Wyse On Sport: A defeat to shatter Brazil's illusions
In our sporting universe, nothing is life or death. For most people, their passion is a distraction. Time spent serving the mind or body in a place far removed from the grind of daily life. It's important, but when the final whistle goes or the last race is run, sport is only a game.
But like every rule, there are exceptions, places that don't conform. Places where people are reared in a culture the rest can't relate to, where priorities are different.
These are lands and people defined by their teams. I think of New Zealand's All Blacks, I think of the importance of Gaelic football to Kerry people and I think of Brazilian soccer.
Great teams whose greatness at the height of their powers not only set standards for their peers, but left a mark by which those who were to come after would be measured. Their achievements haven't been diluted with the passing of years.
From advancements in sports science to rule changes, much has changed, but their greatness remains, constant and unquestioned. Such a feat is quite possibly the ultimate legacy.
And this reality makes the events of Tuesday night in the Estadio Mineirao so desperately sad.
It was pitiful to witness a great footballing nation humbled in this manner. The situation seemed surreal. But sport has little capacity for sentiment and as the world observed a Brazilian team unravel in front of its own people, just as all those glorious triumphs that constitute their great heritage could never be forgotten, a 7-1 defeat in a World Cup semi-final will carry similar connotations.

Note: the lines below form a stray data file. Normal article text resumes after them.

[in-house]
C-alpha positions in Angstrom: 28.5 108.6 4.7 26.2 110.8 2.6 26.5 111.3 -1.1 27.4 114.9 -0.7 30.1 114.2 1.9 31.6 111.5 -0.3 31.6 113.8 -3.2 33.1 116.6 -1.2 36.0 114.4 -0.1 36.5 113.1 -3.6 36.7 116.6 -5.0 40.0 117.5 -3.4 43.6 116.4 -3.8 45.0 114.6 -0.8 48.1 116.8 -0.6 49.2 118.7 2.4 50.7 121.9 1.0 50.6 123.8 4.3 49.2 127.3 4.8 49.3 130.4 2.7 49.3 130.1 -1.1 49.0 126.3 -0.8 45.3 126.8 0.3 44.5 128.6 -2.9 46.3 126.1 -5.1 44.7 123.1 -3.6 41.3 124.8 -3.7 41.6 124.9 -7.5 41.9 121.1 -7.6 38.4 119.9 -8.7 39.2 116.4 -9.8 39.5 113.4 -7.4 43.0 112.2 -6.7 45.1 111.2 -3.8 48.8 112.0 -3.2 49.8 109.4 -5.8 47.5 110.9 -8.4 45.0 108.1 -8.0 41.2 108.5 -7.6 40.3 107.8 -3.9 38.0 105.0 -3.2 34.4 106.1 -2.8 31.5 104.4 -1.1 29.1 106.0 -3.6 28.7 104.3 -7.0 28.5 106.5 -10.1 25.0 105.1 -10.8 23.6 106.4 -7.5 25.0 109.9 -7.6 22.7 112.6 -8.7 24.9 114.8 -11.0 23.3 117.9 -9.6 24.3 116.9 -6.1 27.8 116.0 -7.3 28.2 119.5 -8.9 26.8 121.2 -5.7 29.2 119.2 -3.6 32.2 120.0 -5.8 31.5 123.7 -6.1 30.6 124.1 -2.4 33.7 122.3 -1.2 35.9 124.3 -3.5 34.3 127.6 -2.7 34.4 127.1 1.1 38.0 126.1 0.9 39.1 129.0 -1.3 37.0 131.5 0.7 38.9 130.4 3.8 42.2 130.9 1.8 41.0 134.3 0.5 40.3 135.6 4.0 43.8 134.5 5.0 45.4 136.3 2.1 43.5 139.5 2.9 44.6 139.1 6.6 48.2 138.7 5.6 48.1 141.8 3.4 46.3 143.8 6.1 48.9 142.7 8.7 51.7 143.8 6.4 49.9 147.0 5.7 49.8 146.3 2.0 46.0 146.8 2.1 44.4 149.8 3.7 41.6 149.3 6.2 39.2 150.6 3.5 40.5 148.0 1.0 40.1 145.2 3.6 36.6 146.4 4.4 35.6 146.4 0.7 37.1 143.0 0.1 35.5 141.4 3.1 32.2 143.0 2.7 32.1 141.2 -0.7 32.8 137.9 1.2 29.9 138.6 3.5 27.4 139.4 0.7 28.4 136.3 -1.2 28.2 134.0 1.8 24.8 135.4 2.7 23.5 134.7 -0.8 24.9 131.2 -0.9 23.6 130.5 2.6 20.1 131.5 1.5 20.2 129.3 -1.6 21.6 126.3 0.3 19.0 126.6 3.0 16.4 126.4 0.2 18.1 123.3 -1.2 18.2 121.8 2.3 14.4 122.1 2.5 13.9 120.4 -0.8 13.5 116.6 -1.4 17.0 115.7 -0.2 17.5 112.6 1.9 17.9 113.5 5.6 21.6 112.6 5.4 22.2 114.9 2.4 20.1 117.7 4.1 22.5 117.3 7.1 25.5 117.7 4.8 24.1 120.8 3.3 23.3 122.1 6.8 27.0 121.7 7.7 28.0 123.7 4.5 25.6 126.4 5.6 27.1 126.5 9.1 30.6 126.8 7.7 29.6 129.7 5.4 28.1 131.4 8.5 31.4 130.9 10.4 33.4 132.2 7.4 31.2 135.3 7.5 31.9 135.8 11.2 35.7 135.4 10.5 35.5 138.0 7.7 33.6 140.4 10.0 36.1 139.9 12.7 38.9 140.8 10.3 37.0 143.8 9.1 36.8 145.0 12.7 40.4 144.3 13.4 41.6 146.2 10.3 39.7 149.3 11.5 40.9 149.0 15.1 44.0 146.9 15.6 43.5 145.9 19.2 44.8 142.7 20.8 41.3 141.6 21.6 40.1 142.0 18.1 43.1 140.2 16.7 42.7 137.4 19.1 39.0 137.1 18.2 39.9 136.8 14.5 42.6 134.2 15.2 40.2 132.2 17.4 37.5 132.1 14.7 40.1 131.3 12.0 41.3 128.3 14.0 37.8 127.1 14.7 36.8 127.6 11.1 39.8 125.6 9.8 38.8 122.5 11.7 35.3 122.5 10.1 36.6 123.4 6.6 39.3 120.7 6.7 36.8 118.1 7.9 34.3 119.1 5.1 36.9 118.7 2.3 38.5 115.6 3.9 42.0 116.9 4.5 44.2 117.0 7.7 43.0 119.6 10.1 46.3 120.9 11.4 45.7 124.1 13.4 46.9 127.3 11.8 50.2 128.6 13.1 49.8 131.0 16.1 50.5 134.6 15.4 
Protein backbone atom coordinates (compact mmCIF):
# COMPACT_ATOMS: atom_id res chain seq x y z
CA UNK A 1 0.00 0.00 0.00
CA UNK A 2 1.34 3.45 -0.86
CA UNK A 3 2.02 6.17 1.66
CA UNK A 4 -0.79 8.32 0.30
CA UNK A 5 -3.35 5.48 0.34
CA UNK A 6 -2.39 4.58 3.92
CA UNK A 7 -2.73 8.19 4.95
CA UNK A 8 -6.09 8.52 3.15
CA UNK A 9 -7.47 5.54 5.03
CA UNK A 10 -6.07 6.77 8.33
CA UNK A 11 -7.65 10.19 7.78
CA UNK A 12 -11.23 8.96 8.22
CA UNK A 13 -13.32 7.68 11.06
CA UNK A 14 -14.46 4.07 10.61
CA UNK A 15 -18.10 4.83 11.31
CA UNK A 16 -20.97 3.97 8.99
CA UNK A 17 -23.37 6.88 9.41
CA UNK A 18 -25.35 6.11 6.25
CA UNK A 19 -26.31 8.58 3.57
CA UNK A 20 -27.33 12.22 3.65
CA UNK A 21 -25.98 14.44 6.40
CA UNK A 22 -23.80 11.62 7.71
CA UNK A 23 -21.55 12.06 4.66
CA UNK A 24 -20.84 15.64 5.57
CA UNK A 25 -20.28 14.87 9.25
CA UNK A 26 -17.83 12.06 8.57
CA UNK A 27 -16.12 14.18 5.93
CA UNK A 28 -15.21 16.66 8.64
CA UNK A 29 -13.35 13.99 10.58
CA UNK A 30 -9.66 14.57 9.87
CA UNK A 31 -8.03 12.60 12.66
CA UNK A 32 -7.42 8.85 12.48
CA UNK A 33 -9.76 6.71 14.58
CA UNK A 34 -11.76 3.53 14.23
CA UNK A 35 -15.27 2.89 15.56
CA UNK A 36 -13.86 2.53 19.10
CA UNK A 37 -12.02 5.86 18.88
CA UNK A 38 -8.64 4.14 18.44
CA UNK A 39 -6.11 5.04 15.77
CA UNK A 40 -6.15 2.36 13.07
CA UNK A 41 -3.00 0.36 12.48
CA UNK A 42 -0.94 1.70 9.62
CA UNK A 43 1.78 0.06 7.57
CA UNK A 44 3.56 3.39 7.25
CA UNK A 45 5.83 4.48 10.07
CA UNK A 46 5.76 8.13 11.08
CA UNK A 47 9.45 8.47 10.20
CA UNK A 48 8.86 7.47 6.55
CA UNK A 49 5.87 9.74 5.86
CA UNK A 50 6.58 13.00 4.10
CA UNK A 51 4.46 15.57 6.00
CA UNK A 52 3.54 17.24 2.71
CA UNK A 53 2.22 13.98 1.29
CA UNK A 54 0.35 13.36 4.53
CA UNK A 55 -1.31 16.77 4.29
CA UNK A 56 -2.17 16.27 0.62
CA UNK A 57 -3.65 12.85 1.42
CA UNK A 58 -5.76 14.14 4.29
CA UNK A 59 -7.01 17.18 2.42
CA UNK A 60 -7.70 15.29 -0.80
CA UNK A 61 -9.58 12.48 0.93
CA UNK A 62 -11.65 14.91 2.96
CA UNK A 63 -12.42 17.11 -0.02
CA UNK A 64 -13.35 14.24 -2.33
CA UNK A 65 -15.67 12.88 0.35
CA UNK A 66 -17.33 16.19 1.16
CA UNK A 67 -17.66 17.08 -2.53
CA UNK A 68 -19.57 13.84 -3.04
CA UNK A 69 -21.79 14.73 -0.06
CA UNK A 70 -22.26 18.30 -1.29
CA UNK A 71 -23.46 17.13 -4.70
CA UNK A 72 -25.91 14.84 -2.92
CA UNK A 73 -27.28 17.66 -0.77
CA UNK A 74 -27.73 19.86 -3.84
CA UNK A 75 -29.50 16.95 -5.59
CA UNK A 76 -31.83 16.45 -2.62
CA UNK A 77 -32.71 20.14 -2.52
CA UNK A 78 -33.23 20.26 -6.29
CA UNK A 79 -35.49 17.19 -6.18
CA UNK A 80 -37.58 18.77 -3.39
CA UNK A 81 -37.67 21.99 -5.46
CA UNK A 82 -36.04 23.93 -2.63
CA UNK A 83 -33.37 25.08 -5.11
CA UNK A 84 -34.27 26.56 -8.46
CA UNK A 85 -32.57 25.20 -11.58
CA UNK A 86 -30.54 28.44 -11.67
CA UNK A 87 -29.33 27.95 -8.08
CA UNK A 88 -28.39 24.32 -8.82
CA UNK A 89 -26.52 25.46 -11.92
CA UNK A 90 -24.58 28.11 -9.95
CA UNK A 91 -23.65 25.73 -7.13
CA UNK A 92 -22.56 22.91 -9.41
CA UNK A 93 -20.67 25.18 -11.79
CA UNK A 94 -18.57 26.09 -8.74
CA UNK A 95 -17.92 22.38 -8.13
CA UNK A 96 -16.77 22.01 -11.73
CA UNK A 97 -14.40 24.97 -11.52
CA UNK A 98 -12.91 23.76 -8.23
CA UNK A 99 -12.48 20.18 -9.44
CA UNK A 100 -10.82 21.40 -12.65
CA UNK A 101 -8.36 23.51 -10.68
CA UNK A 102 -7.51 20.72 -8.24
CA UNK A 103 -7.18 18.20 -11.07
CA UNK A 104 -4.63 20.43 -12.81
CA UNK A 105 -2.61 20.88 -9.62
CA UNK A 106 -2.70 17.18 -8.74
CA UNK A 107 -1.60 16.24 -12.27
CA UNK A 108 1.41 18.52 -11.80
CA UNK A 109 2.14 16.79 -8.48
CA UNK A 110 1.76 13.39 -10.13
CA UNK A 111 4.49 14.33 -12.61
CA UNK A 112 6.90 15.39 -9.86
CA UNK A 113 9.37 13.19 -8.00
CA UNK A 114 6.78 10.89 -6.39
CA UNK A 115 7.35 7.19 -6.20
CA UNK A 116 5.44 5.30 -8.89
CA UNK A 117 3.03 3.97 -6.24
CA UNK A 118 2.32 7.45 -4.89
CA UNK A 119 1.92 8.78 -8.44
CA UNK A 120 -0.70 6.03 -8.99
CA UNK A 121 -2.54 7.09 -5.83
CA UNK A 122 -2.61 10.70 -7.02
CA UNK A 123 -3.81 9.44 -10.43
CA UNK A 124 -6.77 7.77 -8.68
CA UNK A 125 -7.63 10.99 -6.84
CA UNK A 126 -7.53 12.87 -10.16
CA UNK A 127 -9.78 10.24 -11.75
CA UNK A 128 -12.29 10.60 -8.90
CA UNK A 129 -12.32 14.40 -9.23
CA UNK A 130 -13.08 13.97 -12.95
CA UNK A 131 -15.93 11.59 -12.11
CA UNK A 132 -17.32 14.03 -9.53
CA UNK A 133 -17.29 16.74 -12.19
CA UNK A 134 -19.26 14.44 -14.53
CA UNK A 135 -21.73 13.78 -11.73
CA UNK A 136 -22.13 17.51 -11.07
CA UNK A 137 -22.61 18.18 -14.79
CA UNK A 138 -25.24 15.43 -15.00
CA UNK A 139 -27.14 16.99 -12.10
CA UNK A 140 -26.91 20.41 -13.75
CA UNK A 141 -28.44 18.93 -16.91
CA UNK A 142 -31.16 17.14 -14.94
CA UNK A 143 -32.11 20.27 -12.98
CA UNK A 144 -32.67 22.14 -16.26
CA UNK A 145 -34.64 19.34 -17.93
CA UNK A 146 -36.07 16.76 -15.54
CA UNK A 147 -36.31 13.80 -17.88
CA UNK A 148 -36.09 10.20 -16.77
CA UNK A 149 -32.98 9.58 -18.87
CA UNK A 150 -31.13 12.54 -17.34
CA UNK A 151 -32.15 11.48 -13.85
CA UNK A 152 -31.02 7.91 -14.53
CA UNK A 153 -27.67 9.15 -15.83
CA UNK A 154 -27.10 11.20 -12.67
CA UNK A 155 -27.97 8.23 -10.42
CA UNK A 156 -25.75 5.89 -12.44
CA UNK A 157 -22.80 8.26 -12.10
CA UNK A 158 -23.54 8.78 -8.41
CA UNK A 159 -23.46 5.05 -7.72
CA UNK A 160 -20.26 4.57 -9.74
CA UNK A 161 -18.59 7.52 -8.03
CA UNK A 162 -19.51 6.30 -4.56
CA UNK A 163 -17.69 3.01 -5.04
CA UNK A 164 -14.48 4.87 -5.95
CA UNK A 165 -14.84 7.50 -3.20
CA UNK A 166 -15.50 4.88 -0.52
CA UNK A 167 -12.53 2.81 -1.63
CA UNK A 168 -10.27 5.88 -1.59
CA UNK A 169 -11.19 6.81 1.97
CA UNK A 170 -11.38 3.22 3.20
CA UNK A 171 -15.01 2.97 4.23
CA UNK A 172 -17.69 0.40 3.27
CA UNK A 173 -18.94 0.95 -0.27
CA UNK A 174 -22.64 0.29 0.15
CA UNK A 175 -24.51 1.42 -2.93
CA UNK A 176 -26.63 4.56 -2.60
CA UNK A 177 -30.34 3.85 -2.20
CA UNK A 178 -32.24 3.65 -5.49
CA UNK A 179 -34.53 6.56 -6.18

That 90 minutes will define many of the players who donned the famous yellow jersey against Germany. Days will pass, memories will fade, but those players will never be allowed to forget their contribution to the national team.
The value placed by a country's people in the jersey dictates the aftermath could never be any other way.
Where the blame lies will be the subject of much debate. As the host country, the Brazilian nation expected nothing other than ultimate glory. And from the opening game against Croatia, there was scant evidence to suggest expectations were either credible or likely to be met.
Little expertise was needed to recognise this Brazilian team bore no relation to their fellow countrymen of past generations. Brazil were ordinary. Too many average players being managed by a man seemingly determined to betray a nation's football principles. There was to be no glory, no modern-day miracle, as their opponents strolled to a success which even the most ardent German fans hardly predicted. Each of the five German goals scored in the opening half was a dagger to the soul of a country that looked on in horror.
We knew Brazil's fate and the question we all wondered was, where would the devastation stop?
The answer was seven, but it could have been double figures had the Germans exerted themselves in the second 45 minutes. The final whistle marked the end of a Brazilian dream and I suspect the end of long-held assumptions about players emanating from once-great nations.